Let's talk about Alfa Romeo's Giulia Quadrifoglio
The new model marks a return to grace for a company that was once the master of performance saloons, says Damien Reid
If you want to start a conversation about cars, or even if you don’t want to, just show up in an Alfa Romeo because it seems every petrolhead has an opinion on the charismatic Italian brand these days.
And this is amplified when the model you’re driving is the performance flagship Giulia Quadrifoglio.
Alfa’s heritage was born in motor racing a century ago and its track record is among the world’s best for winning everything from Formula One to rallying and even in America with IndyCar. Recent products, however, have failed to uphold its sporting credentials.
Following the Alfa 75, which was the last rear-wheel drive model, the company spent the next 30 years producing a range of mild front-wheel drive saloons and hatches that were barely shadows of their former sporting ancestors. At the same time, Mercedes, BMW and Audi muscled in and introduced models that filled the slot, such as their C63 AMG, M3 and RS4 variants.
At last, though, Alfa has bounced back with a worthy competitor in the Giulia Quadrifoglio, which – on paper at least – looks to have placed the company back on track for the first time since the early 1990s as the master of performance saloons.
Its Ferrari-inspired, turbocharged 2.9-litre V6 pumps out 503 brake horsepower and reverts to a traditional rear-wheel drive layout, while it hits 100 kilometres per hour in 3.8 seconds and tops out at 307kph. The best part, however, is that it’s all wrapped in a stylish yet practical four-door saloon body.
The new Giulia marks a return to form for Alfa’s mainstream models, as well as providing the basis for a performance alternative that’s worthy of its historic Quadrifoglio (four-leaf clover) badge. Traditionally, Alfa Romeo has reserved this badge, which dates back to a young Enzo Ferrari’s days as the company’s race mechanic, for its high-performance models.
All Giulias use aluminium suspension arms and subframes along with aluminium doors and wings as well as a carbon fibre driveshaft to reduce weight. The Quadrifoglio adds a carbon fibre bonnet and roof to the mix, in addition to a carbon fibre front splitter with active aerodynamics, to keep its weight down to a relatively lithe 1,580 kilograms. It all plays a part in its nimble handling, which feels lighter than the German competition and more direct, with steering beautifully weighted and reacting to the tiniest inputs from the driver.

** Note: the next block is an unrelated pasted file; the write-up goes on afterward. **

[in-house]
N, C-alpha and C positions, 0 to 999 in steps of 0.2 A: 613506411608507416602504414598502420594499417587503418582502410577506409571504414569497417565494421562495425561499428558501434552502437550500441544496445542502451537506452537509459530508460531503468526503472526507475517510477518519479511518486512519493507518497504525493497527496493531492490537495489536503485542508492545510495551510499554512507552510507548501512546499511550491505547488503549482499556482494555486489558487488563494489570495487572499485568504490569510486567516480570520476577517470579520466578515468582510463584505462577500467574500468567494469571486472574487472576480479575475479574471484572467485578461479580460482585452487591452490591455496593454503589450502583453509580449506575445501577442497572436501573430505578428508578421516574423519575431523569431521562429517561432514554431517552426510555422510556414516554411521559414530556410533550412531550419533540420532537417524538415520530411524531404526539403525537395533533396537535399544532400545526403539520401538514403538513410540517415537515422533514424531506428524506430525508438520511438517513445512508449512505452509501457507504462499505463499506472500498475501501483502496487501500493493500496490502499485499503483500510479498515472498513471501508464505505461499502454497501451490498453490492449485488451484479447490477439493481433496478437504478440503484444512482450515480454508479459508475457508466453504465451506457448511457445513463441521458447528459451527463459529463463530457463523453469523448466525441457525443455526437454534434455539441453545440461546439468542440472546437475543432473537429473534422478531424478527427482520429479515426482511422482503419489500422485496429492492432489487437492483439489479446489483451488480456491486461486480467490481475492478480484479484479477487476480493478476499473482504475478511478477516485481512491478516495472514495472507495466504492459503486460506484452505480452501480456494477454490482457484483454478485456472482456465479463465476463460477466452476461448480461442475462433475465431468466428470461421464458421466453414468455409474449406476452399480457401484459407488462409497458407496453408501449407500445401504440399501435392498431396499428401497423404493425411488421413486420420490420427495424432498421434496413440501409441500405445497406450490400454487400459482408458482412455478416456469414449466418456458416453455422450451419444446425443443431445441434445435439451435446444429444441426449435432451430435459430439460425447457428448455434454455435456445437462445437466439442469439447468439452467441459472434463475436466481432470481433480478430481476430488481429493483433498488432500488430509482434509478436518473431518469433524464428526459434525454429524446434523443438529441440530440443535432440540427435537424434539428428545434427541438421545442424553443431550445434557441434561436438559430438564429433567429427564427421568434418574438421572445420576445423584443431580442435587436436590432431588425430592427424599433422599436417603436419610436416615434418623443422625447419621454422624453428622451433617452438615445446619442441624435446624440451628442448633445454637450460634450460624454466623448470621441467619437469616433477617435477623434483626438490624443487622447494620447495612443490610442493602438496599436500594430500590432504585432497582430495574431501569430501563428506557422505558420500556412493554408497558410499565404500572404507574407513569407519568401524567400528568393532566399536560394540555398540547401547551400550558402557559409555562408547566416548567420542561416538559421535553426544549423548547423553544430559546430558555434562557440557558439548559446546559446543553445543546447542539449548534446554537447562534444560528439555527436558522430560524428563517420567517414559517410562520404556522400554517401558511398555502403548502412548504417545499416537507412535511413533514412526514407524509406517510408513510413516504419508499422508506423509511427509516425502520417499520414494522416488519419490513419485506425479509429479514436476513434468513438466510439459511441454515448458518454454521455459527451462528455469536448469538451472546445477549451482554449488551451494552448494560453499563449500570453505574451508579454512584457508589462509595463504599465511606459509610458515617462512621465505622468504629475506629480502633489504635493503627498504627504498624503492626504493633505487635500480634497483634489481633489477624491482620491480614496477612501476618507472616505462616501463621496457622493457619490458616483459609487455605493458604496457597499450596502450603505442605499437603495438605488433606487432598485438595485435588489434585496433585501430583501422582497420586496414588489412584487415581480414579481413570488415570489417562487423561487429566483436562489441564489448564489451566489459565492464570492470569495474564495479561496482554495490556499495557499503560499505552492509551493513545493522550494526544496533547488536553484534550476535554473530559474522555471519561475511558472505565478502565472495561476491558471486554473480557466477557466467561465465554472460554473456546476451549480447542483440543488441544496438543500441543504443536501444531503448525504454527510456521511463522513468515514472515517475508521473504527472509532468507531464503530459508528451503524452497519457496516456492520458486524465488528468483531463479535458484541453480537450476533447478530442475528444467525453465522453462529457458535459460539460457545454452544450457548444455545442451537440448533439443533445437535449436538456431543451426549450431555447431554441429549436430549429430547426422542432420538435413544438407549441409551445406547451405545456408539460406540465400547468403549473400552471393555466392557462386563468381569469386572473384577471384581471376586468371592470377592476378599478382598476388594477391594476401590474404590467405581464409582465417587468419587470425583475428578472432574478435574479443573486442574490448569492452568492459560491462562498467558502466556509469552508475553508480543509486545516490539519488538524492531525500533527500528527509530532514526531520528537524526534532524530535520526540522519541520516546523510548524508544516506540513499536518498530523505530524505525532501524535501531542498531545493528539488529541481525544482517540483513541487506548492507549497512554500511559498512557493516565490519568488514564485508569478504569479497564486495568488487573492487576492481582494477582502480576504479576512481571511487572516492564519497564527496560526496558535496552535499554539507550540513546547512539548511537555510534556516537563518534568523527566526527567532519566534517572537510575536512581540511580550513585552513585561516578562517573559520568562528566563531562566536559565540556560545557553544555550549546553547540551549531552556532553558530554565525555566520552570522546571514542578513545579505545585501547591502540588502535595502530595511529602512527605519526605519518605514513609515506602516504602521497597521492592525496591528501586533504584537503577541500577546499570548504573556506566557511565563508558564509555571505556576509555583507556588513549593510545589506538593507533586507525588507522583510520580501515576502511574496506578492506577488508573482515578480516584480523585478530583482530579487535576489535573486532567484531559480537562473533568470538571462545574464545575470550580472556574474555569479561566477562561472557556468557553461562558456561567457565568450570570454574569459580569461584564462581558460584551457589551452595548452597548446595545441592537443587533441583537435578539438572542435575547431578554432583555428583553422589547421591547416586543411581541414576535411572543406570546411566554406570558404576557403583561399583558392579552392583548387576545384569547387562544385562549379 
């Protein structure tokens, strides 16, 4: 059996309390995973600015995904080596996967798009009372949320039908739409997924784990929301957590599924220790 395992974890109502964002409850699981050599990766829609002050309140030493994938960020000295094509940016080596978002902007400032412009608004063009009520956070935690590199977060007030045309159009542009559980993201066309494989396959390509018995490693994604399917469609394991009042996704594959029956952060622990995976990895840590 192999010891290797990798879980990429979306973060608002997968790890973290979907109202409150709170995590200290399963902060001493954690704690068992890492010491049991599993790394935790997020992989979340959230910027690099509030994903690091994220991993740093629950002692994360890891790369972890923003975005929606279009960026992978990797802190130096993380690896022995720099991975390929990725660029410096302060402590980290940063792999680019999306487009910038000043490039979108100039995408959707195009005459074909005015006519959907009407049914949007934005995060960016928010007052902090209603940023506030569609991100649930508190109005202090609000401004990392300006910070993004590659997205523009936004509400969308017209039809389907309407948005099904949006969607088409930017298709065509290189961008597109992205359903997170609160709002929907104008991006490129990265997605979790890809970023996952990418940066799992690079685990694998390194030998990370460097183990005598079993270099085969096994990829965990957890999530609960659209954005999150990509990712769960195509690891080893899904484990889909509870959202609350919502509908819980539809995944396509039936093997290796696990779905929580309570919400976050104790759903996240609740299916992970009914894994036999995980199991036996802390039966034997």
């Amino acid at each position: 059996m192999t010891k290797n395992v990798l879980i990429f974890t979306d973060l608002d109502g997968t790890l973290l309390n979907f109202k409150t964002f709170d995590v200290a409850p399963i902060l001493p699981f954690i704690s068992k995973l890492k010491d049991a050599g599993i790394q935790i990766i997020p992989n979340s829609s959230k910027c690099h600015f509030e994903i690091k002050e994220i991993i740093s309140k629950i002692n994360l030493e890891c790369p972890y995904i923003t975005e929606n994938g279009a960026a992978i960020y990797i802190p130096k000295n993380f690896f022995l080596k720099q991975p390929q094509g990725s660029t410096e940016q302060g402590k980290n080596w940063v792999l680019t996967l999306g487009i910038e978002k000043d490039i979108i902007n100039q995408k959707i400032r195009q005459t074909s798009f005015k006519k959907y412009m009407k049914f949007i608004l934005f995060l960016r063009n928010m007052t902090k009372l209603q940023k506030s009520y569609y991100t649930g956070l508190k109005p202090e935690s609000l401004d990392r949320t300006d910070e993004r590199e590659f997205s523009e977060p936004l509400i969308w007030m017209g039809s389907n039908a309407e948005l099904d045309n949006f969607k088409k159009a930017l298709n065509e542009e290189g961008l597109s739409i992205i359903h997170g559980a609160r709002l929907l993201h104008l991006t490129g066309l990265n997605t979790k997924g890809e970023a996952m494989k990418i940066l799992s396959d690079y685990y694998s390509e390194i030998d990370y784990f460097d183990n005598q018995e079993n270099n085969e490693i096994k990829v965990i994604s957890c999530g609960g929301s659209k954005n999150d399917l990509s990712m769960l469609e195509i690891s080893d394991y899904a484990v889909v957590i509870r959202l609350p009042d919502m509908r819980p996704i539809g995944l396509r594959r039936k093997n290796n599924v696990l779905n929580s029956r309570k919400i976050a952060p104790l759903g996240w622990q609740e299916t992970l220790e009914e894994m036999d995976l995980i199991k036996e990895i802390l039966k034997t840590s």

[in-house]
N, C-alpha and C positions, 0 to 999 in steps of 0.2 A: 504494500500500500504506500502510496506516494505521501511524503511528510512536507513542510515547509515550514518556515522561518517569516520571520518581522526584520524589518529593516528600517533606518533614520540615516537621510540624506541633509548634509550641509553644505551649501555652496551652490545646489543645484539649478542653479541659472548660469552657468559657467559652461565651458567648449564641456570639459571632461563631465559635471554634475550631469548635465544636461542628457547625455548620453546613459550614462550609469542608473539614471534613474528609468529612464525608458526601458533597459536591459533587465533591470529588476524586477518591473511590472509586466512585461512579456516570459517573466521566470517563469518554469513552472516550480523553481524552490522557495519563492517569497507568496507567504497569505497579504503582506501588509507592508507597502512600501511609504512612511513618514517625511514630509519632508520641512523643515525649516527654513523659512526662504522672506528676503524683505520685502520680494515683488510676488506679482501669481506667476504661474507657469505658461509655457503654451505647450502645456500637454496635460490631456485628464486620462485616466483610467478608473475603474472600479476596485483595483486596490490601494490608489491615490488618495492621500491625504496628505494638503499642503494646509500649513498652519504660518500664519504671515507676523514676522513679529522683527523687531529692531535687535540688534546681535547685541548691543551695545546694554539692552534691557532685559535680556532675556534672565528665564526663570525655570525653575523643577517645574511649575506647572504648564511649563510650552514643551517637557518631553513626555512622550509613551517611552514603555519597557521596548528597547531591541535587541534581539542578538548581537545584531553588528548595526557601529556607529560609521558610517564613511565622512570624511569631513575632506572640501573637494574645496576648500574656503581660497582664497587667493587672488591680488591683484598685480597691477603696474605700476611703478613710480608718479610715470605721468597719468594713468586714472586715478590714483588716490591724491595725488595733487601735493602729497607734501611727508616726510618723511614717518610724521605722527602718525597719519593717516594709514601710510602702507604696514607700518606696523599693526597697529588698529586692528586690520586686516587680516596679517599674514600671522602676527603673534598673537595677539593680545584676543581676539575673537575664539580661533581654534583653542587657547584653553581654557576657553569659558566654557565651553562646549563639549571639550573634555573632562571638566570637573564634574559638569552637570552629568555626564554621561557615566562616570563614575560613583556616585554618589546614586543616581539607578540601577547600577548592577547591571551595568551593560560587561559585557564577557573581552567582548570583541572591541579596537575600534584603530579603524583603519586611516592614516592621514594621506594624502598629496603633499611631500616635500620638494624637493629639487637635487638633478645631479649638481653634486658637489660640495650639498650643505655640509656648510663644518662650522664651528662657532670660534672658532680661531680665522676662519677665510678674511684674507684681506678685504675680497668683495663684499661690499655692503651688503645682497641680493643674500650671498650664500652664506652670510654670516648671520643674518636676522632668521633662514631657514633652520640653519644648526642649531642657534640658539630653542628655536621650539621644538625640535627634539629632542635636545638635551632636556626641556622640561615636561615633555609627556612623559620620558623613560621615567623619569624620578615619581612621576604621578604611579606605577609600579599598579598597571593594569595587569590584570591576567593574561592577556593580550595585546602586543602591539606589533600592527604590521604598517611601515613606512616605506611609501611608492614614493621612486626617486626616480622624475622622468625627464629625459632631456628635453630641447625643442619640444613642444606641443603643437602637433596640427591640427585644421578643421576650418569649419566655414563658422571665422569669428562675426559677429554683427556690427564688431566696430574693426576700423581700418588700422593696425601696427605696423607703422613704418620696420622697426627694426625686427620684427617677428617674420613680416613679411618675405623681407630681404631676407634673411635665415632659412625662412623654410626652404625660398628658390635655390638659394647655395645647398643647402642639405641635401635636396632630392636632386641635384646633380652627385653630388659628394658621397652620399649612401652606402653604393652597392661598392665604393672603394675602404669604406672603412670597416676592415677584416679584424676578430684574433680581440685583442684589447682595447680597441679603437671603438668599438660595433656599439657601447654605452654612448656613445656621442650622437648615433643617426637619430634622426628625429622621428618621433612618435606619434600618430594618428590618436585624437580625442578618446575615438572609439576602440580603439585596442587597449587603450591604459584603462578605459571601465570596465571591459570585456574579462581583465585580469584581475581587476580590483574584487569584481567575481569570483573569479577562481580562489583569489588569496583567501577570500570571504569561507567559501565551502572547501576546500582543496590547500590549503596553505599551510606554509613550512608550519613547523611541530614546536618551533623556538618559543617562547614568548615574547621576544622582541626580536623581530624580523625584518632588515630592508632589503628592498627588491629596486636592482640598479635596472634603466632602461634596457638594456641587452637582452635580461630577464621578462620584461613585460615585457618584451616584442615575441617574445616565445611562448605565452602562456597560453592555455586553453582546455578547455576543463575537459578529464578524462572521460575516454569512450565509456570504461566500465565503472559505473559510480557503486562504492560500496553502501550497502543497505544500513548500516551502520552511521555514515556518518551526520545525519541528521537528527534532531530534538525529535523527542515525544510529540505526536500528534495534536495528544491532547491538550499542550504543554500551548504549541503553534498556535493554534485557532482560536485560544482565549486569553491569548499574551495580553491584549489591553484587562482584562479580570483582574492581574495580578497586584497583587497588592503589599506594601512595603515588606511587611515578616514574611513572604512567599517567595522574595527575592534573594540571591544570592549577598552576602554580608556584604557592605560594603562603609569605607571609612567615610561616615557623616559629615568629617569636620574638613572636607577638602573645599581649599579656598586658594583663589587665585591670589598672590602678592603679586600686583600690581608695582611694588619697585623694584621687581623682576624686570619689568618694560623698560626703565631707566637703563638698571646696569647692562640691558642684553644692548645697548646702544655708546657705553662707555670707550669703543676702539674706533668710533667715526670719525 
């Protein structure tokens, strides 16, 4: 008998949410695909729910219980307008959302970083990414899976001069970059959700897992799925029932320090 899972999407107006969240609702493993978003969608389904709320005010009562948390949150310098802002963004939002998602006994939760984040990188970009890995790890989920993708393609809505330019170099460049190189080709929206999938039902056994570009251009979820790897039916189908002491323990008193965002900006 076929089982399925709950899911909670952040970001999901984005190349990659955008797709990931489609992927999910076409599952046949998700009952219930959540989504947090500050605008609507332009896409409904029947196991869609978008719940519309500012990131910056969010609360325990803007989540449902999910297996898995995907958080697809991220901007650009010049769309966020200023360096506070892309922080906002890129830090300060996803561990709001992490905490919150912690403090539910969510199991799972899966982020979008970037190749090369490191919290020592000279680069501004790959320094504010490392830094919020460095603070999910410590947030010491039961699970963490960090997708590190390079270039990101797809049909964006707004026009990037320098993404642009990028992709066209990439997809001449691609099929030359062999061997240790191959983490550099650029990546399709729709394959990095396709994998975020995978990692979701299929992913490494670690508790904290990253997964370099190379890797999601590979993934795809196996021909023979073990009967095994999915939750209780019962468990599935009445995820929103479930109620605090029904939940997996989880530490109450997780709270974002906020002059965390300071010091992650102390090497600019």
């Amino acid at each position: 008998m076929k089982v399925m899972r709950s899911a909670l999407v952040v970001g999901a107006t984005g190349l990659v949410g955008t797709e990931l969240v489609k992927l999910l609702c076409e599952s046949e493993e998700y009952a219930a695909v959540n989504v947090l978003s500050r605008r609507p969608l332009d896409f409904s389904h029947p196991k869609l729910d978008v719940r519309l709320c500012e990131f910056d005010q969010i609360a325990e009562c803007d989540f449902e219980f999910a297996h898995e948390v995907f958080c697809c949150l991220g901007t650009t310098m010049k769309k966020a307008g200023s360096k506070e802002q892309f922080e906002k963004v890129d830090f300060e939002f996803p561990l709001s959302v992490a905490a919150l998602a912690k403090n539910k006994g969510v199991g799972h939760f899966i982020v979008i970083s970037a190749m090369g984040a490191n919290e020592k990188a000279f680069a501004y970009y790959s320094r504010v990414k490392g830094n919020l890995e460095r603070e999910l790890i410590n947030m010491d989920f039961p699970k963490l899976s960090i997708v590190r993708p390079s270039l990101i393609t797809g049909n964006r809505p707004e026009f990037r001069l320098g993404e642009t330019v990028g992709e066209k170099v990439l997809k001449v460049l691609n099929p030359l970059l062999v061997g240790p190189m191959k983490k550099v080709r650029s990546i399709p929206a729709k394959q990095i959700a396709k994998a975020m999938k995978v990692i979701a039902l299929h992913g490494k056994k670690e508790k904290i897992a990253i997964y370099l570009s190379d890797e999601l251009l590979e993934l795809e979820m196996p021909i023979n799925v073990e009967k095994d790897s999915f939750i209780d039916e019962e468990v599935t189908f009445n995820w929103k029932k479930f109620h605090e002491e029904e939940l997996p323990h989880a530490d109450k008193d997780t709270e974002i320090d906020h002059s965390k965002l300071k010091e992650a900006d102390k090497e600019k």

As is the norm now, the Alfa comes with a rotary dial in the centre console that, among other things, controls the performance settings, which range from “Advanced Efficiency” for ultimate fuel saving to “Natural”, the default setting, then on to “Dynamic” for a more sporty flavour, and finally “Race” mode. The difference between these settings feels more noticeable than with most other cars as it changes character with each click of the rotary dial.
Race mode opens up the exhaust to deliver a lusty V6 bark while sharpening the steering, tightening the suspension and altering the transmission’s change patterns to make them lightning-quick. It’s a dramatic transformation that takes it from a family, fuel-miser taxi to a track-day toy that feels every bump in the road. It changes gears as quickly as a 488 Ferrari and gives the throttle a hair trigger. Be warned, though, as it also turns off the traction control and you can be reminded very quickly of what 503 unrestrained horses feel like when they are let loose on the rear tyres without electronic aids.
There’s next to no body roll when cornering quickly, which is due in part to a clever rear differential that helps transfer power instantly away from a wheel if it detects slip. Thankfully, it comes standard with giant 361mm front and 351mm rear vented disc brakes to rein it all in without fade after a good run.
From behind the wheel, the Alfa definitely feels like the most driver-oriented of its class, with hip-hugging seats and a clear view over precise analogue instruments. If you’re looking for large tablet-like displays on the dash, however, you will be disappointed as the centre infotainment screen, while smaller than the gigantic unit used in the Mercedes, is more discreet by being enclosed within the natural lines of the curvy dash. It’s not as user-friendly as some and the navigation graphics look a generation or two behind when compared with Audi’s state-of-the-art MMI system, but it could be a fair assumption that buyers of this car may be more interested in what’s under the bonnet than the fewer colours or lower-quality graphics on the centre screen.
Overall, the interior feels and looks like a quality package, although there are some reminders of the Giulia’s more humble origins as mass family transport, with plastic appearing in the lower parts of the dash. Otherwise, carbon fibre creeps in along with leather stitching.
By any reckoning, the Giulia Quadrifoglio is a magnificent piece of engineering. The interior may not match the Germans when it comes to the infotainment and some plastics, but the driving satisfaction is superior.
It accelerates, brakes and handles as good, if not better than the rest, delivers an engine and exhaust note that, while not as bass-y as the C63’s V8 baritone rumble, is more intoxicating than either the Audi RS4 or BMW M4, and it delivers rivalling interior room with a spacious boot.
At this end of the game, it’s always a subjective purchase driven by emotions, but if it were my money I’d take the Alfa, which I just know will kick off a whole new round of arguments. There’s no room for sitting on the fence when it comes to Alfa Romeos, after all.
Updated: September 14, 2019 05:31 PM